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Digital insulation: BT was right, it is good to talk

I recently noticed the lack of expression that crosses my face even when I'm messaging colleagues "lol"

The modern office might seem like an oasis of serenity, but many workers are chuckling away to themselves without even opening their mouths. The gentle clatter of keyboards and clicks of mice aren't purely the by-product of work, it's the hum of feverish online chatting that's quickly replacing the 'water cooler moments' employees used to treasure.

Tube carriages are filled with the harsh tones of death metal mixed with the subtleties of Bach, but you won't hear a peep, because it's being pumped into people's heads over their noise-isolating earphones. No-one talks to each other, because that would just be weird.

Some parents buy their kids too-cool-for-school console games as a replacement for parental interaction. Forget pacifiers, if you've got a hyper-active child getting on your nerves, pop a Nintendo DS in their hands and you'll not hear from them until the battery runs out days later.

It's ironic that generations before us have fought for the right to speak, to express themselves openly, and yet here we all are -- plugged in and completely silent, apart from the odd titter.

You could argue there's never been more human expression, and that the Internet has liberated so many people, and that personal music players mean you can listen to music without bothering anyone else, and that console games keep kids off the streets.

But is this digitally induced silence really golden, if the end result is a society that forgets the nuance of the spoken word and we all turn into selfish idiots? I'm not sure, since I'm a confirmed digital junkie -- I certainly don't mind fiddling with gadgets at the expense of a good conversation.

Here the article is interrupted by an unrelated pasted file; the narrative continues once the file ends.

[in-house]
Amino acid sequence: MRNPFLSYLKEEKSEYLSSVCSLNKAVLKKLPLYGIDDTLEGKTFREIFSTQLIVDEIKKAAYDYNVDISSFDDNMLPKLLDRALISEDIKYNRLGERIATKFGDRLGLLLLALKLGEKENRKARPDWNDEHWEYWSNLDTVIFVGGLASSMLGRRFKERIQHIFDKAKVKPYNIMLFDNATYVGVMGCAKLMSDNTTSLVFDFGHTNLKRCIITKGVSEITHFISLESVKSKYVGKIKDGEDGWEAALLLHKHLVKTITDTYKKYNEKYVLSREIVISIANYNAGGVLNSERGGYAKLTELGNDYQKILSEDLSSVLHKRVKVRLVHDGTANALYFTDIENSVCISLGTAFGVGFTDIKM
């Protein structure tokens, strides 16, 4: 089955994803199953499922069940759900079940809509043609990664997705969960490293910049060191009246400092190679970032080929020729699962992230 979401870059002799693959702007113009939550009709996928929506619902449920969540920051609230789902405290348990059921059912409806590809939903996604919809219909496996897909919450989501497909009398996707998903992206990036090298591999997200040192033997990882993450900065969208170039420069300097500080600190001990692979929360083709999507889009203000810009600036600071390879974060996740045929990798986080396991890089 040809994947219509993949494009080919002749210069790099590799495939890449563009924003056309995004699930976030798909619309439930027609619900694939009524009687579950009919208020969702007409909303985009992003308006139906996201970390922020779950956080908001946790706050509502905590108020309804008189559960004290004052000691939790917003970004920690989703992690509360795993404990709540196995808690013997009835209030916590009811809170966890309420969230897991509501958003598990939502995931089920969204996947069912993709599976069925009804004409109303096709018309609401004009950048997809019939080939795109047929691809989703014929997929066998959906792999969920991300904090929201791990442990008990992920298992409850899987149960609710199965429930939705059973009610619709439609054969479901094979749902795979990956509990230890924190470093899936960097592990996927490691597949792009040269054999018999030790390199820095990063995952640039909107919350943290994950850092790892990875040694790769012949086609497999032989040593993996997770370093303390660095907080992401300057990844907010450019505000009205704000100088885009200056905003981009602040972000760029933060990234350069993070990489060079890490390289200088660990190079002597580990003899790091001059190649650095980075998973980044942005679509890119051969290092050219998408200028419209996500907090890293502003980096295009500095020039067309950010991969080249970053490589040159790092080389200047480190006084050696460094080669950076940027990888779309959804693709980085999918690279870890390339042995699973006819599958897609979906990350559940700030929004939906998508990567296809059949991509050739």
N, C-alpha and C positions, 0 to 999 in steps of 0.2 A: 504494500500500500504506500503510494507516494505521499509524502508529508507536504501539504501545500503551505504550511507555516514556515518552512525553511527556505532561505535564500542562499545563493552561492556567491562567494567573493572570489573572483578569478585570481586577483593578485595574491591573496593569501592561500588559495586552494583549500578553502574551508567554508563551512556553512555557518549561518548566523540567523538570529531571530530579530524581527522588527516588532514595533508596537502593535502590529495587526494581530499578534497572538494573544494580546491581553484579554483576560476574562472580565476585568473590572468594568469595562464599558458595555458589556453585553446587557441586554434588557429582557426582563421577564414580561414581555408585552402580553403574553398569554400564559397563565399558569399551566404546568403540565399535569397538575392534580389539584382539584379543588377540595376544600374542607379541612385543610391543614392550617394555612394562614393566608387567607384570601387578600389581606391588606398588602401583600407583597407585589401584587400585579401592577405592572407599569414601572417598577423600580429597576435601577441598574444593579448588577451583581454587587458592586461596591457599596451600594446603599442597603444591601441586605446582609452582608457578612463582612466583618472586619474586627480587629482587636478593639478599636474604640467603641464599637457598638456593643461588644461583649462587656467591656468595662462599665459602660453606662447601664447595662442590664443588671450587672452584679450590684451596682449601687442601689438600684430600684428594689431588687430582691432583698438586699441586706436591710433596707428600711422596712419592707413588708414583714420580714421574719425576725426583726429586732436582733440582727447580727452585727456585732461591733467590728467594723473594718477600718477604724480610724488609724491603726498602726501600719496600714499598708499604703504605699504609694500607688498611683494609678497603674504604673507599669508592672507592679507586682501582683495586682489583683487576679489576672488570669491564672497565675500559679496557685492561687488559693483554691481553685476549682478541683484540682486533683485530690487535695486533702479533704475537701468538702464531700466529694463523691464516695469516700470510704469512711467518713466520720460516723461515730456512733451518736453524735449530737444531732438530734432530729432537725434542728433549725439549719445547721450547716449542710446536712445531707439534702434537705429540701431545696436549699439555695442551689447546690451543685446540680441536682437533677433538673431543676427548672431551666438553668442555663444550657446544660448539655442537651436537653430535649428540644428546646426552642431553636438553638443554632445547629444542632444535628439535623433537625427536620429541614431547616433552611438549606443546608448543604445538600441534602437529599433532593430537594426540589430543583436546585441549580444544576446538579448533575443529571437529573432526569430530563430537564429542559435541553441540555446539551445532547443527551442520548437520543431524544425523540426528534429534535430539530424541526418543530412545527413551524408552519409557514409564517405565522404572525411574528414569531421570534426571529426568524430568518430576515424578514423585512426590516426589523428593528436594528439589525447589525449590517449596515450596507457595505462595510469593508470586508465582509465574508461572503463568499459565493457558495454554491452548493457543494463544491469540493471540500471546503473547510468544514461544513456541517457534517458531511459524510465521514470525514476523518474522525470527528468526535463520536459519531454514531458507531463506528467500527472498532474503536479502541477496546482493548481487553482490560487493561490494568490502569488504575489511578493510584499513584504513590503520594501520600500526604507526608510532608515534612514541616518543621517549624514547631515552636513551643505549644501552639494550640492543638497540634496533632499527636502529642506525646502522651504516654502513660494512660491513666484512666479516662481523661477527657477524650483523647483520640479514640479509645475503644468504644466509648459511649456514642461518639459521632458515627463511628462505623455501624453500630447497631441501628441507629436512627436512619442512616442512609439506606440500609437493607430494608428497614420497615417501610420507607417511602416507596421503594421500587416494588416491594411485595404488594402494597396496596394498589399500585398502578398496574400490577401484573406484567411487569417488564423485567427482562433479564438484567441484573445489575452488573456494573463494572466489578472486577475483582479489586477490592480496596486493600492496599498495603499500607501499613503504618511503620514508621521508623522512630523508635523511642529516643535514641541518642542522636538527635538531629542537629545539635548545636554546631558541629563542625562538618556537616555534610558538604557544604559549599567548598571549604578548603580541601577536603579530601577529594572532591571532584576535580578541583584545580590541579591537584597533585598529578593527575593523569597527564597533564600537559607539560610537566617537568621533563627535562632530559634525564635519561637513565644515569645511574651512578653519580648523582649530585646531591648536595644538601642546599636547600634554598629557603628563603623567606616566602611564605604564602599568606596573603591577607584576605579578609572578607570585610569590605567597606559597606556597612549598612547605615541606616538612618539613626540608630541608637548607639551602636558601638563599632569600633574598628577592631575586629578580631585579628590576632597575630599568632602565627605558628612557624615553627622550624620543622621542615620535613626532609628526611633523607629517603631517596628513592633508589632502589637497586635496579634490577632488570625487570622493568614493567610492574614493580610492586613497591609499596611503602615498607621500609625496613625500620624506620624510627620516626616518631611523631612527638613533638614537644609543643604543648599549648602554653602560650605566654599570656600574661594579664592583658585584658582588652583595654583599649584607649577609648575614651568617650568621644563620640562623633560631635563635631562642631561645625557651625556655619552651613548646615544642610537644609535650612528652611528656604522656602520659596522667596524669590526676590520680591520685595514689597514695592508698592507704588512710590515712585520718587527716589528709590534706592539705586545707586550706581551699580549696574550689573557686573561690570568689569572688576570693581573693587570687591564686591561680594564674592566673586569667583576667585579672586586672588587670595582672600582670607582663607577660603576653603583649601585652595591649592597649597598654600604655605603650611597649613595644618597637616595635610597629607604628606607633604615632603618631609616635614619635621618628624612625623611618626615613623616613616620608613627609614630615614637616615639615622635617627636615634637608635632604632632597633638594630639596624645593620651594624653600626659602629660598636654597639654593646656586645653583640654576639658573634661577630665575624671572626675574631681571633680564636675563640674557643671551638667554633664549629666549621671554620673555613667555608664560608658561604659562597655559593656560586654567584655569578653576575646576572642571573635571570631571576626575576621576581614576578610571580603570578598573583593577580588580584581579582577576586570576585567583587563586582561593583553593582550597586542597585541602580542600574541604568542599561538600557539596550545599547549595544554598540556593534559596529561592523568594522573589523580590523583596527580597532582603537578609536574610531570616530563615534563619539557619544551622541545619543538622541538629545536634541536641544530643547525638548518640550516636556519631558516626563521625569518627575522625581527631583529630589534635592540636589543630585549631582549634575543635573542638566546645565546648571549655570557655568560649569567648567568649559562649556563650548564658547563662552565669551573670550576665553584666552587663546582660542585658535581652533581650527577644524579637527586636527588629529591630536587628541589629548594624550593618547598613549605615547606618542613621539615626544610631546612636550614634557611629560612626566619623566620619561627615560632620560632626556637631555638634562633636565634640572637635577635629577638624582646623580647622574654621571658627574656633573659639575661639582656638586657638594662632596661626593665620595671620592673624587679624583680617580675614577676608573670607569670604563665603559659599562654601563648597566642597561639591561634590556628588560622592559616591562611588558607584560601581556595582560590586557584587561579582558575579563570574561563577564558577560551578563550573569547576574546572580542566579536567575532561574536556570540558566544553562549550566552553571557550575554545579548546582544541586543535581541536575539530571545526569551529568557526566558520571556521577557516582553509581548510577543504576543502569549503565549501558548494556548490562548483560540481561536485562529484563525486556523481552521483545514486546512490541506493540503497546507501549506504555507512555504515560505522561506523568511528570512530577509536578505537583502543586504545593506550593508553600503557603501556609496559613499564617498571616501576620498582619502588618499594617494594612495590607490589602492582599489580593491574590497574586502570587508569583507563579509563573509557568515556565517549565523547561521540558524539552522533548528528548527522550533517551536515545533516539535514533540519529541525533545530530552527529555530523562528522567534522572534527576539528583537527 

What I can say with certainty is that being electronically cocooned has presented its fair share of problems. The other day, for example, I almost knocked out a 72-year-old man with a breathing condition, because I had my headphones so severely jammed down my ears that I didn't hear him say "Excuse me" as he got on to my tube carriage.

I recently noticed the lack of expression that crosses my face even when I'm messaging colleagues "lol," supposedly indicating that I'm splitting my sides with laughter -- when instead I'm staring blankly at a screen while I laugh inside. I think I'm turning into a silent idiot.

Talking out loud means you can't hide behind any veils. Digital insulation might feel very cosy, but there's something special about speaking to colleagues while you're making the tea, and I sincerely hope it doesn't disappear.

I don't want complete strangers to walk up to me on the tube early in the morning and start rambling on about their ingrown toenail, but a little more chatter and liveliness might help stimulate some of my dying brain cells -- and I might even laugh out loud instead of just typing it.